The Federal Office of Public Health is responsible for evaluating the implementation of the Human Research Act. Based on the findings of this evaluation, the Federal Council can then decide on any further steps, such as revising the law [15]. As a part of this evaluation process, the Federal Office of Public Health and swissethics wanted to better understand the reasons for jurisdictional inquiries. This exploratory mixed-methods research was therefore conducted during the evaluation period with the aim of (1) examining the characteristics of jurisdictional inquiries to Swiss research ethics committees, and (2) identifying possible uncertainties regarding the correct interpretation of existing legislation in Switzerland.

Methods

Qualitative analysis of jurisdictional inquiries

This article is reported according to the Standards for Reporting Qualitative Research (SRQR) as described in the supplementary material (appendix 1) and related to a detailed report commissioned by the Federal Office of Public Health and swissethics.

Sample

All jurisdictional inquiries submitted through the swissethics’ central online submission system (Business Administration System for Ethics – BASEC) between July and December 2017 were included in the qualitative analysis. This timeframe was used because all researchers in Switzerland have been required to use this central online submission system since July 2017. All jurisdictional inquiries are therefore submitted to BASEC before being forwarded to the responsible research ethics committee for assessment. Due to time constraints of the project, it was also not feasible to include jurisdictional inquires after December 2017.

Data collection

In early January 2018, swissethics provided the project team with a distinct set of BASEC data, exported into an Excel file, regarding the jurisdictional inquiries. This included information about the general purpose of the inquiry, the type of research project, the outcome of the inquiry, and email correspondence between researchers and research ethics committees. All received information was treated confidentially by the research team.

Qualitative data analysis

The data were analysed using qualitative content analysis [16, 17]. All available information in BASEC was considered, including study protocols, emails, the standard form labelled “brief description of the project” and cover letter. VG initially coded 50 jurisdictional inquiries and constructed a preliminary coding framework, which was then checked and discussed with MB and BL. For the remaining inquiries, VG extracted the relevant data into an Excel file, checked whether the existing coding framework already described the relevant issues and introduced new categories where necessary. VG integrated the findings and the results were discussed during an in-person meeting, where any remaining coding problems were resolved by consensus or discussion. The final coding framework was checked by all authors to ensure consistency and validity.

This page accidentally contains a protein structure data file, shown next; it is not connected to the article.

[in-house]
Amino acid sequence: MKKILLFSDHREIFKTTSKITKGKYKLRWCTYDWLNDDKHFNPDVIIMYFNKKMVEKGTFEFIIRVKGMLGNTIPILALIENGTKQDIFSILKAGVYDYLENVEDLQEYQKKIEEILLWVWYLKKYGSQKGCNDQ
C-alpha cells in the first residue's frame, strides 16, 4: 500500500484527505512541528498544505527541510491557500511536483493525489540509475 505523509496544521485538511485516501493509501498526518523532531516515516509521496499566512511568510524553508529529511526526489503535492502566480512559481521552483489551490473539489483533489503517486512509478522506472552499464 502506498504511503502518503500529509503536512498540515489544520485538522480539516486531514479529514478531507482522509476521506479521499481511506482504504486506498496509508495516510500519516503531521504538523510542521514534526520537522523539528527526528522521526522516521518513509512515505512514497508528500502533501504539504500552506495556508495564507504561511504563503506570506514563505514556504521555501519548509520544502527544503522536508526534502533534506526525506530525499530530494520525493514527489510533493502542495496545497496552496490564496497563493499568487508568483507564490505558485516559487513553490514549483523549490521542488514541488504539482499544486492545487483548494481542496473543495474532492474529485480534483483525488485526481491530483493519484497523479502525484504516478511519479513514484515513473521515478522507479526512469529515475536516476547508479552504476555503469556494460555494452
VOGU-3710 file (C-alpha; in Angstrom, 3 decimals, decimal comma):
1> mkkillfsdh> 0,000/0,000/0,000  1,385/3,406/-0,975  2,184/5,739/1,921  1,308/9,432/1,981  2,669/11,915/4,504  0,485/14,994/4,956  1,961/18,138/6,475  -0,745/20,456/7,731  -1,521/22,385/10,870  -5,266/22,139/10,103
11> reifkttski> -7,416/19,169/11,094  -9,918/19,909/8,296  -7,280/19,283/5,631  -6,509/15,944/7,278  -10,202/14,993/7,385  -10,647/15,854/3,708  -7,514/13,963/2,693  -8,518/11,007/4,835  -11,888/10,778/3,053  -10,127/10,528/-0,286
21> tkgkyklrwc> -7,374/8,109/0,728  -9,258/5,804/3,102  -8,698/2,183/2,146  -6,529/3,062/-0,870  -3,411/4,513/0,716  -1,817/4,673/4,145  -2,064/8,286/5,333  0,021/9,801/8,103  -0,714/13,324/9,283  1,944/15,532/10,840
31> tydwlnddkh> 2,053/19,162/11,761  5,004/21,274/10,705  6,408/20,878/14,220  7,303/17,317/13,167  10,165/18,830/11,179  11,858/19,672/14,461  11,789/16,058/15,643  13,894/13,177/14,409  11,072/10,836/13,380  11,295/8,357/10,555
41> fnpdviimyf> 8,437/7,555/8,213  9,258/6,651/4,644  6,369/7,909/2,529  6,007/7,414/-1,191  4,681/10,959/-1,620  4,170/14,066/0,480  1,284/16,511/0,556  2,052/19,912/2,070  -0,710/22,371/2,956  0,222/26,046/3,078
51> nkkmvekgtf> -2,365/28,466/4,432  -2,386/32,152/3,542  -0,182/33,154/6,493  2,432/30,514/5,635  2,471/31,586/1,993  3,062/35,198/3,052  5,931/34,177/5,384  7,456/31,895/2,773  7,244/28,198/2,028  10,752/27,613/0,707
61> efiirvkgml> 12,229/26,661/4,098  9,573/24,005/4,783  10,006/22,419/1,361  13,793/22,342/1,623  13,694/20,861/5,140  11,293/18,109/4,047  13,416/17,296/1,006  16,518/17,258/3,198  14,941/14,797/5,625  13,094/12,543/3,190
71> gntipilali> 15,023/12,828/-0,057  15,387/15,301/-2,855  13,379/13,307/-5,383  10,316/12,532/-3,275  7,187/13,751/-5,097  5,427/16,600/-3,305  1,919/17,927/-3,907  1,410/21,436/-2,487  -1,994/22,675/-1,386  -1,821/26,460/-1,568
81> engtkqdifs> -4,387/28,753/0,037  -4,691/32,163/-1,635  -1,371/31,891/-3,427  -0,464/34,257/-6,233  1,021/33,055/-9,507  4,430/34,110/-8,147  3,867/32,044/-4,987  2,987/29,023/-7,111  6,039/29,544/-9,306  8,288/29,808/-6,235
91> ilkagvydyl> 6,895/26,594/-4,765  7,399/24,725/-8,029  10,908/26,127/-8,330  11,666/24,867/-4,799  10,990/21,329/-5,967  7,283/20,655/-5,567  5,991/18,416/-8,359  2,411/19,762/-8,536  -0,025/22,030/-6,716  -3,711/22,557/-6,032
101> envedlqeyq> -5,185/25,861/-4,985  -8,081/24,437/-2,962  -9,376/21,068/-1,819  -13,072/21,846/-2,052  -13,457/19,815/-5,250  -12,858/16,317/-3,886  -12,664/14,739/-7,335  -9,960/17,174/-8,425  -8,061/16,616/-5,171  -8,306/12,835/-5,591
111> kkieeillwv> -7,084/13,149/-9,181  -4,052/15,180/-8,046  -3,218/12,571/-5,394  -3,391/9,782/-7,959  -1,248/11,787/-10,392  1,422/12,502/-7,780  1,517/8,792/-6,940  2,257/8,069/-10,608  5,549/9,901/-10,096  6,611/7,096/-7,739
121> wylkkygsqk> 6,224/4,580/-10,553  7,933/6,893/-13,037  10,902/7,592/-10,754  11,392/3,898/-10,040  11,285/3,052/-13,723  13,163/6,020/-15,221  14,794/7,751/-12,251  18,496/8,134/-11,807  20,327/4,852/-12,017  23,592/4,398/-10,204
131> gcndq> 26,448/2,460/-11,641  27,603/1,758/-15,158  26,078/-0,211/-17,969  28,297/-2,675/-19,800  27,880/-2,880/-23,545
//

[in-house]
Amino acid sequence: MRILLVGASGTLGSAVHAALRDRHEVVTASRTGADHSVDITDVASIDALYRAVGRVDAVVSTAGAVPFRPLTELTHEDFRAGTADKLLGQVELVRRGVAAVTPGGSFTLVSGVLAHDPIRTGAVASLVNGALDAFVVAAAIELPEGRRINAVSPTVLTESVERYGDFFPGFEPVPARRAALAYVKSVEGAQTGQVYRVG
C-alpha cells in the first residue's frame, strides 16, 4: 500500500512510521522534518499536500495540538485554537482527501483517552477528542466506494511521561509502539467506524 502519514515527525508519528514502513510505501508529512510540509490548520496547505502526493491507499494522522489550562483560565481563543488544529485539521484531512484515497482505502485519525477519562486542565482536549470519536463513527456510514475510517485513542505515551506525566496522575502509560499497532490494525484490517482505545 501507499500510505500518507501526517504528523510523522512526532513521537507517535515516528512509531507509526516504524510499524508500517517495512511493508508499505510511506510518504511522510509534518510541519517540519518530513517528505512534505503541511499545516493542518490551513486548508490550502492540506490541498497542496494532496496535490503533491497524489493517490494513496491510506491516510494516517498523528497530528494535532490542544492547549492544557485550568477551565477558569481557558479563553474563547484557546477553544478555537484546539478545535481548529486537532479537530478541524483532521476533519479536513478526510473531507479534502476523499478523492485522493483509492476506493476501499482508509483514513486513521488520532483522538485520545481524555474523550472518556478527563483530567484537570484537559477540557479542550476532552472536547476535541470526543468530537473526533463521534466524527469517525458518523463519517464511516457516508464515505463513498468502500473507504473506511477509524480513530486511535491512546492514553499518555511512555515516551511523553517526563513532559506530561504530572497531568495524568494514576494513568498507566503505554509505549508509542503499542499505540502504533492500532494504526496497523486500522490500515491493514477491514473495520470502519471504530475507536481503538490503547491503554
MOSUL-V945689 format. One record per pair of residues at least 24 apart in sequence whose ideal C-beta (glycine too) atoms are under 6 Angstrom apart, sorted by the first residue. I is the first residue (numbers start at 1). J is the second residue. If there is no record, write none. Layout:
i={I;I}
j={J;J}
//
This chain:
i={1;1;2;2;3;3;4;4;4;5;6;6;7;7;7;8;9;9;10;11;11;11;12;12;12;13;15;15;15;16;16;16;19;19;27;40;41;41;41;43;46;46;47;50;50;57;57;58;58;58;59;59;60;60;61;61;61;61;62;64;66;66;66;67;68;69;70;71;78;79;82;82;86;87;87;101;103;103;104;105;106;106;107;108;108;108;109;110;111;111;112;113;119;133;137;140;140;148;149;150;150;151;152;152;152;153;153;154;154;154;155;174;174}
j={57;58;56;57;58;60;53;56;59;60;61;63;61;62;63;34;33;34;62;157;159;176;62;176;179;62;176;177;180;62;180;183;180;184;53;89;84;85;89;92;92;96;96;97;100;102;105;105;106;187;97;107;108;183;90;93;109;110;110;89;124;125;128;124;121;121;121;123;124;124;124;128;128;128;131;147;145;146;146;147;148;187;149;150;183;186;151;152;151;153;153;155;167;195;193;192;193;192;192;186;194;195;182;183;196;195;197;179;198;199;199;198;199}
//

Cross-sectional survey of submitting researchers

Survey implementation

An online survey was conducted between June and July 2018, using Sphinx Online Manager (Le Sphinx Développement 2015). On 6 June 2018, all 296 researchers who submitted a jurisdictional inquiry between July and December 2017 received a personalised email invitation to participate in the survey in the language (German, French, or Italian) used by the responsible research ethics committee. Four email addresses did not work, leaving 292 valid email invitations (fig. 1). A link to the online survey in English was provided in the email. Three reminders were sent to non-responders up to 17 July 2018.

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Figure 1